This is how staggering the rise of obesity has become: according to the Surgeon General's office, the number of obese or overweight adults in this country is 50% higher than it was just a decade ago. Recent studies have projected that 1/3 of the children born in 2000 will develop Type 2 Diabetes, which was once commonly referred to as adult-onset diabetes and is primarily driven by excessive weight. And perhaps most unsettling of all: over the last ten years the number of deaths directly related to obesity-inspired diseased has increased by 33%. Obesity contributes to diabetes, heart disease, and strokes. Diabetes leads to an increased risk of heart disease, blindness, limb amputation, and kidney problems. The close relationship between excessive weight and diabetes is undeniable. Which is why it's so important for those who are either pre-diabetes or have been diagnosed with "Type 2 Diabetes" to monitor their body mass index.What is your "body mass index" (BMI)? It's an easily calculated number which tells you the percentage of your of body weight that consists of fat. Although this number is not 100% on-the-money perfect, especially when the calculation is based solely on height and weight, it's a good ball park figure. Certainly good enough to use as a guide if you're trying to lose weight. Other factors that are normally taken into consideration are sex and age.The most accurate way to determine your body mass index is by working with your doctor. Not only can he offer you some additional insights into the meaning of the number, he can advise you on how best to start losing weight. However, if you'd like to get a quick peek at where you fall in the BMI scale, there are a number of online calculators you can use. The quickest path to a calculator is by doing a search for the term "BMI" or "body mass index." Either will do. But if you're in even more of a hurry, can try one of these:The National Heart, Lung and Blood Institute: http://nhlbisupport.com/bmi/Centers For Disease Control and Prevention: http://www.cdc.gov/nccdphp/dnpa/bmi/index.htm After you've determined your BMI number, you'll want to know what it means. As a rough guideline for adults a BMI of less than 20 implies underweight, over 25 is overweight, and over 30 is obese. For a more specific idea of where you fall in the index, the National Heart, Lung and Blood Institute provides a complete Body Mass Index Table for your convenience. You can find it here: http://www.nhlbi.nih.gov/guidelines/obesity/bmi_tbl.htm The bottom line: if you're overweight, you're in danger of developing diabetes. This dreadful disease is nearly silent, yet it can cause kidney failure, heart damage, strokes, even the loss of limbs to amputation. This is why it's so important to keep a close eye on your weight and particularly your body mass index.
Although a "miracle" diabetes diet does not exist to cure the disease, if you have type 2 diabetes, there are dietary rules you can follow that will ensure you stay as healthy as possible. When it comes right down to it, proper nutrition is the only diet you need to follow. Many people are inexperienced with following a healthy diet, but once you get into the swing of things, eating properly will become part of your lifestyle.To start off, its best to follow the nutrition guidelines in the Food Pyramid, with special attention to carbohydrate intake. Also, diabetics should maintain a regular meal schedule and exercise portion control.Starches are allowed in a diabetes diet, as long as you control portions and dont consume too much starchy food. Starches are present in bread, cereal, and starchy vegetables.Consume five fruits and vegetables on a daily basis. This can easily be accomplished by eating a piece of fruit for a snack several times a day, or by eating vegetables with dinner. Soups, stir-fries, and chili make good hiding places for veggies if you need clever ways to add more good stuff into your meals.You can still eat sugars and sweets (perhaps surprisingly) with type 2 diabetes, but do so in moderation, which means once or twice a week maximum. One way to eat fewer sweets without neglecting your sweet tooth is to split a dessert in half.Especially beneficial for diabetics are soluble fibers, so you need to get as many as these into your diet as possible. Luckily, you can find soluble fibers in many foods, including fruits, vegetables, and seeds. Soluble fibers are excellent because they aid in slowing down and reducing the absorption of glucose from the intestines. Legumes (such as cooked kidney beans) have the highest amount of soluble fibers, and also keep blood sugar levels in check. Insoluble fibers, found in bran, whole grains and nuts, are also part of a healthy diet because they work like intestinal scrubbers, by cleaning out the lower gastrointestinal tract.For many people, contacting a dietician is the best way to put together a good diabetes diet. Everyone is different, so keeping in contact with your physician and nutrition consultant will ensure your diet plan is the optimum one for you. A professional will take into account your lifestyle, medication, weight, other medical issues, and your favorite foods to come up with a plan that will keep you healthy and satisfy your cravings for particular flavors.A Healthy Weight and LifestyleIf you have type 2 diabetes, its also very important to maintain a healthy weight ( http://www.healthline.com/adamcontent/diabetes-diet ). With type 2 diabetes, added body fat actually makes it more difficult for your body to produce and use insulin. Trimming down as little as 10 or 20 pounds has the potential to improve your blood sugar significantly.Smokers are advised to quit as soon as possible, as smoking can aggravate diabetes and make it more difficult to cope with the disease. Because diabetics often experience circulation problems in the legs and feet, smoking is a dangerous habit to continue - it decreases blood flow even more. Smoking also increases LDL cholesterol and raises the risk of heart attack and stroke.If you keep your blood sugar under control, moderate alcohol consumption is allowed, but avoid drinking on an empty stomach, as this can lead to low blood sugar. To learn how much alcohol you can safely include in your diet, consult your doctor.Fat and CarbsYou can control the amount of carbs you consume by practicing carbohydrate counting. This involves keeping track of the total number of grams of carbs you need to eat at meals or snacks, depending on your medication and exercise. Usually this method involves the use of a carbohydrate counting book, which you can purchase at a supermarket or bookstore.Those with type 2 diabetes are at a higher risk for heart problems, so most physicians make a recommendation to limit fat below 30% of your total daily caloric intake this tends to be done by eating less fat overall and staying away from saturated fat. You should also pay attention to cholesterol levels by eating smaller amounts of meat, and sticking to lean meats, such as poultry and fish.It will take some time to adjust to your new diabetes diet and healthy lifestyle, especially if you havent followed healthy living practices in the past, but the results will be worth the effort. Not only will you be able to better manage your diabetes, but you will also become a much healthier person.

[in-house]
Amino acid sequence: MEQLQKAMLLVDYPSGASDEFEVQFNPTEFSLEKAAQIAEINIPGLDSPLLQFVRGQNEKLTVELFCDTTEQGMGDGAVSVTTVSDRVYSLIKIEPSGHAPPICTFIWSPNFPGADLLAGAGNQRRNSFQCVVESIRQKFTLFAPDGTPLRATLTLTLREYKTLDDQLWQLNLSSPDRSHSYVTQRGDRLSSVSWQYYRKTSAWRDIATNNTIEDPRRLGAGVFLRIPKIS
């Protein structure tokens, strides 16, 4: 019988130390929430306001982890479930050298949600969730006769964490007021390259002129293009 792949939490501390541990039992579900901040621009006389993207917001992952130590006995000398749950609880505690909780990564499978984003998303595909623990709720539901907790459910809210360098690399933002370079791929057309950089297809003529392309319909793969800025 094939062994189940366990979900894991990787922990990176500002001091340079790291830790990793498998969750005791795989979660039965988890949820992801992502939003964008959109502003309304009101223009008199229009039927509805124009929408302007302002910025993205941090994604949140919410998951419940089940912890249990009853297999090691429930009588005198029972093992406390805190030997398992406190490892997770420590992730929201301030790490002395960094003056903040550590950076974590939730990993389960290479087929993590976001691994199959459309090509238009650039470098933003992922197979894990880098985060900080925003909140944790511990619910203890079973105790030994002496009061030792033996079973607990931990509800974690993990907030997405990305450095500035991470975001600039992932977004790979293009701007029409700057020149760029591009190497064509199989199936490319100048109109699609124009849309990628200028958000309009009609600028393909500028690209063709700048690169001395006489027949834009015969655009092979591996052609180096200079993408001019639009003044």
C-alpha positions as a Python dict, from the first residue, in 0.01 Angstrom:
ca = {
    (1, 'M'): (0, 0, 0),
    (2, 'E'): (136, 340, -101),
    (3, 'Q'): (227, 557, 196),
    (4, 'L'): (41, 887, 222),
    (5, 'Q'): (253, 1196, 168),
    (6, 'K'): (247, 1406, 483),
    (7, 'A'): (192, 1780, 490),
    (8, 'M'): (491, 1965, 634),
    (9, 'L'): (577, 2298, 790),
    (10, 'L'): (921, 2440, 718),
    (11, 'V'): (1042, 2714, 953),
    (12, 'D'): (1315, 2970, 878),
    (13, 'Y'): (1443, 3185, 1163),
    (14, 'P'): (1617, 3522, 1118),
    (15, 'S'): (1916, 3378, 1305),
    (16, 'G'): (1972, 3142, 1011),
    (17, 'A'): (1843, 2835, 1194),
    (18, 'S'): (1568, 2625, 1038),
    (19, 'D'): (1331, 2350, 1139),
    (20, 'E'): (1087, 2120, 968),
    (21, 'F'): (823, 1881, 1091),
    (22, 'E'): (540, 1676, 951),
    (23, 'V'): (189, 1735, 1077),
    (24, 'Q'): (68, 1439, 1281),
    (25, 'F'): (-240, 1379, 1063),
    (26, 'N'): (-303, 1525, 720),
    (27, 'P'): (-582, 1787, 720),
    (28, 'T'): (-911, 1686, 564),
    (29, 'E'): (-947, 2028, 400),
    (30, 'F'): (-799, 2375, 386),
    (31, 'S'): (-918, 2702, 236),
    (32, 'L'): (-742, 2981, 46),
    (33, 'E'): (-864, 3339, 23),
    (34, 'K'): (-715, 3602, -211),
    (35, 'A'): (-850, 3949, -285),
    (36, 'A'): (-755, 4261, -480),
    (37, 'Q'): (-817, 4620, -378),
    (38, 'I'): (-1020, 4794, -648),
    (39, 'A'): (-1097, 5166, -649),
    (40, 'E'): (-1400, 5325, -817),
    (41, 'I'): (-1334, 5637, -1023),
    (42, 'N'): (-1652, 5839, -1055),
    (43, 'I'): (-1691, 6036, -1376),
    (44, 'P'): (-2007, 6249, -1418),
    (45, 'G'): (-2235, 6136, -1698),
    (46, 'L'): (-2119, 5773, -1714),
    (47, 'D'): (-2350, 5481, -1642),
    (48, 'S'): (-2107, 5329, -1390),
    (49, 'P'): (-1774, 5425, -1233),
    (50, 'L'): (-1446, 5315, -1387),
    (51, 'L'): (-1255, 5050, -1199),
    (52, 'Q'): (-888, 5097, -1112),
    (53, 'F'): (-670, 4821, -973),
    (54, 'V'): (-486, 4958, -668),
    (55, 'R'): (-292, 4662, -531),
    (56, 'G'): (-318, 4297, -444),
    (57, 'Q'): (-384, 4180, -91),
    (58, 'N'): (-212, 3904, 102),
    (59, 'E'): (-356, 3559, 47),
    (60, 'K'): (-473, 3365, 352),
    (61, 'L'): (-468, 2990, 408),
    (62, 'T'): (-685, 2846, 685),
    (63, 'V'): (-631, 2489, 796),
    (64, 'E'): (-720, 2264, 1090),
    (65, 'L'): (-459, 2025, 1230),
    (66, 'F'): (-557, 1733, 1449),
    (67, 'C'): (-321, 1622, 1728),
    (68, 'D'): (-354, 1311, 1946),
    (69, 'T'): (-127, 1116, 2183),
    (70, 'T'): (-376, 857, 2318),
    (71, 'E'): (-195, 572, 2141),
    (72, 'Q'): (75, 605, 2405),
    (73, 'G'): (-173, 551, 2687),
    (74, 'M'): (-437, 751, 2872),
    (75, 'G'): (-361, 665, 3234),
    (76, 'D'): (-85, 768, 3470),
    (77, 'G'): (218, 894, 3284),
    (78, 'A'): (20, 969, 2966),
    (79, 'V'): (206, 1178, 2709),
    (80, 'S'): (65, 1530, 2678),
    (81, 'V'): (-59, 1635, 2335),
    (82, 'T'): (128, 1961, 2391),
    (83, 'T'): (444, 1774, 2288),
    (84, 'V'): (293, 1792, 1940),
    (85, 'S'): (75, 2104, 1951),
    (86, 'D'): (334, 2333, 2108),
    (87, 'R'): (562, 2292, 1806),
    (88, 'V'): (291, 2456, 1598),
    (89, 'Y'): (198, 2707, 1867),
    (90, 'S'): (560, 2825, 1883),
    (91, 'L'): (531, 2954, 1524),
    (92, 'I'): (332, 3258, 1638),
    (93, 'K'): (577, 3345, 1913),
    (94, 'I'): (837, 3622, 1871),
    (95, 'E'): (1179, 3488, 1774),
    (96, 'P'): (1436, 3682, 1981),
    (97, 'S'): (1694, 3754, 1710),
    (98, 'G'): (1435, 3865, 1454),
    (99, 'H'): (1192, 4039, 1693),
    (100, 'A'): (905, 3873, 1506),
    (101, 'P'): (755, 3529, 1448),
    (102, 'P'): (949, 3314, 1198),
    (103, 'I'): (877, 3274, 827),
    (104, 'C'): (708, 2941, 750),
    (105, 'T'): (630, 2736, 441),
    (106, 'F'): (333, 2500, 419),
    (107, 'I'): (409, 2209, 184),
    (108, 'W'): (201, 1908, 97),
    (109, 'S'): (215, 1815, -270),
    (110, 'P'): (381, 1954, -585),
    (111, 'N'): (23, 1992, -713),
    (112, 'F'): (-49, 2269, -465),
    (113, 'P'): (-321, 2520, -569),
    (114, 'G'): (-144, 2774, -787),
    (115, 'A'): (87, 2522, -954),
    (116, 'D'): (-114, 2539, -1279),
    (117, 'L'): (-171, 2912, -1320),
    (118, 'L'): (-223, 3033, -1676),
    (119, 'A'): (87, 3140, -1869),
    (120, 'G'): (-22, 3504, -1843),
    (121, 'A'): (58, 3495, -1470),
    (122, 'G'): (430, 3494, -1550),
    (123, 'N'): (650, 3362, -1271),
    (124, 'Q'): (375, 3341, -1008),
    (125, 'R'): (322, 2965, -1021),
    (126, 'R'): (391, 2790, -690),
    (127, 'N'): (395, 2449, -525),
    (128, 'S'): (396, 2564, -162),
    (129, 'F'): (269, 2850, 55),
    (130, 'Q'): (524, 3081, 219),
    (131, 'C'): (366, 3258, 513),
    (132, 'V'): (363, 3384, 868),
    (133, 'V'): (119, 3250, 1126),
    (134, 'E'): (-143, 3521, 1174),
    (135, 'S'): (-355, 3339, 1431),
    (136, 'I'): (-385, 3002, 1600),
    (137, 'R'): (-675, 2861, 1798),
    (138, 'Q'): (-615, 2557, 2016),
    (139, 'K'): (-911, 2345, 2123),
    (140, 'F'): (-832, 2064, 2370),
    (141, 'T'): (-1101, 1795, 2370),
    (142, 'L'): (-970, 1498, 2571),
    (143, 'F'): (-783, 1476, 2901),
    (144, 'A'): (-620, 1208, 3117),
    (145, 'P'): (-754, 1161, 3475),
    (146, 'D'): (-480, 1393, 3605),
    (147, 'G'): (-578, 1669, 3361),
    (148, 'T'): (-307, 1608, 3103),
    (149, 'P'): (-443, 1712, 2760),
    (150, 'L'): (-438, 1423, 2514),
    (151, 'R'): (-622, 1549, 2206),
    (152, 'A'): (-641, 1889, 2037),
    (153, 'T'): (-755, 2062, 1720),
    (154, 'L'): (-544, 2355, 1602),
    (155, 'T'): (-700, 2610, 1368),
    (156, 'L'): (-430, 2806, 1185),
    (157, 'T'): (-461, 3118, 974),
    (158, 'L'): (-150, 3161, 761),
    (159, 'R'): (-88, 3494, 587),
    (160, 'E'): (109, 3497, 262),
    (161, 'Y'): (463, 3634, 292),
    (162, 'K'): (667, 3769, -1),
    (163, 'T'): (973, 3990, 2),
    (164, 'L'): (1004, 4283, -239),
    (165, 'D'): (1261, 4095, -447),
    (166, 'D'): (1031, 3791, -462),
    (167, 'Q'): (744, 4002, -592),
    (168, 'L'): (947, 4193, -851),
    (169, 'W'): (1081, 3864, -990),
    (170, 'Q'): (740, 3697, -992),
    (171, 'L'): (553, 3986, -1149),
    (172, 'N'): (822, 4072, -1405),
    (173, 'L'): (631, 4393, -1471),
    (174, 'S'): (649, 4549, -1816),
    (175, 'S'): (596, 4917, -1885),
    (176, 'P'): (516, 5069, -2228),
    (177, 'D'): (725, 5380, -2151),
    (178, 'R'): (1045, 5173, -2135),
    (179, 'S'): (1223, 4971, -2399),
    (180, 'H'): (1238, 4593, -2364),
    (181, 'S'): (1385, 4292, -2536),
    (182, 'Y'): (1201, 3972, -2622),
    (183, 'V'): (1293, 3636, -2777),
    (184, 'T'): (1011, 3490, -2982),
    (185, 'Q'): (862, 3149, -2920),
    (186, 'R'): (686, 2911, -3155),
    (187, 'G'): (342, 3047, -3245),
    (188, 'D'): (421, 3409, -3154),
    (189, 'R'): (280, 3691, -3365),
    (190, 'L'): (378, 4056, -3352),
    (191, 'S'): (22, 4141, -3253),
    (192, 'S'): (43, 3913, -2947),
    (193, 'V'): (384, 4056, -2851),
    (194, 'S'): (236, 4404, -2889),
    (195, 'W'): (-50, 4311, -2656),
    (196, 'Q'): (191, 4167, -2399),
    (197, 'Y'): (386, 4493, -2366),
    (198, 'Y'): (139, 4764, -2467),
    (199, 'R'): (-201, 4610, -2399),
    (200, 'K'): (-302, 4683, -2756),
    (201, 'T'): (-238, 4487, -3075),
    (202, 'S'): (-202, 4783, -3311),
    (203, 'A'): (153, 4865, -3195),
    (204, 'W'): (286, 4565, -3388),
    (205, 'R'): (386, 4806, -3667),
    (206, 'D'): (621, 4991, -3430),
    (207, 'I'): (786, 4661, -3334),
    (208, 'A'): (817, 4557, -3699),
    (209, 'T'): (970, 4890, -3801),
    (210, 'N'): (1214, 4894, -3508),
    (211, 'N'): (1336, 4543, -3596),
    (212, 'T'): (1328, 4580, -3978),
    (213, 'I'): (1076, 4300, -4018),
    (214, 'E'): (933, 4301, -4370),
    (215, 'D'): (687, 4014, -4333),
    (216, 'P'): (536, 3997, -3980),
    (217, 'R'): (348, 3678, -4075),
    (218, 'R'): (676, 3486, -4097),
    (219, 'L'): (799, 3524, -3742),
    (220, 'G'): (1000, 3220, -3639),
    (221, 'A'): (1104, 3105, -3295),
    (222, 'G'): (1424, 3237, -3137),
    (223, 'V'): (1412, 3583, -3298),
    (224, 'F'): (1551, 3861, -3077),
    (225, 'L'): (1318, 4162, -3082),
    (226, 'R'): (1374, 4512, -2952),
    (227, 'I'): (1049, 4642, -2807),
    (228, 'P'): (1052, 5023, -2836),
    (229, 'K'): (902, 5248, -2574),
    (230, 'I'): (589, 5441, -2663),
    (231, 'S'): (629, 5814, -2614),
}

Babies and women may be protected against developing diabetes disease through breast feeding, according to new research. This current study states that the longer women nursed, the lower their risks of developing diabetes.Diabetes as a medical disorder characterized by varying or persistent elevated blood sugar levels, especially due to eating, is a serious disease which symptoms are very similar for all types of diabetes.Breast feeding is when a woman feeds a baby or a young child with milk produced from her breasts. The best thing for feeding a baby is breast milk, as experts say, if the mother does not have transmissible infections. Although study findings are not conclusive, researchers explain that breast-feeding may change metabolism of mothers which may help keep blood sugar levels stable and make the body more sensitive to the blood sugar-regulating hormone insulin. This theory is based on some evidence that show that in rats and humans that are breast-feeding, mothers have lower blood-sugar levels than those who did not breast-feed. According to the study published in the Journal of the American Medical Association, women who breast-fed for at least one year were about 15 per cent less likely to develop diabetes type 2 than those who never breast-fed. For each additional year of breast-feeding, there was an additional 15 per cent decreased risk. A total of 157,000 nurses participated in the new study. They answered periodic health questionnaires and were followed for at least 12 years. During the study, 6,277 participants developed type 2 diabetes.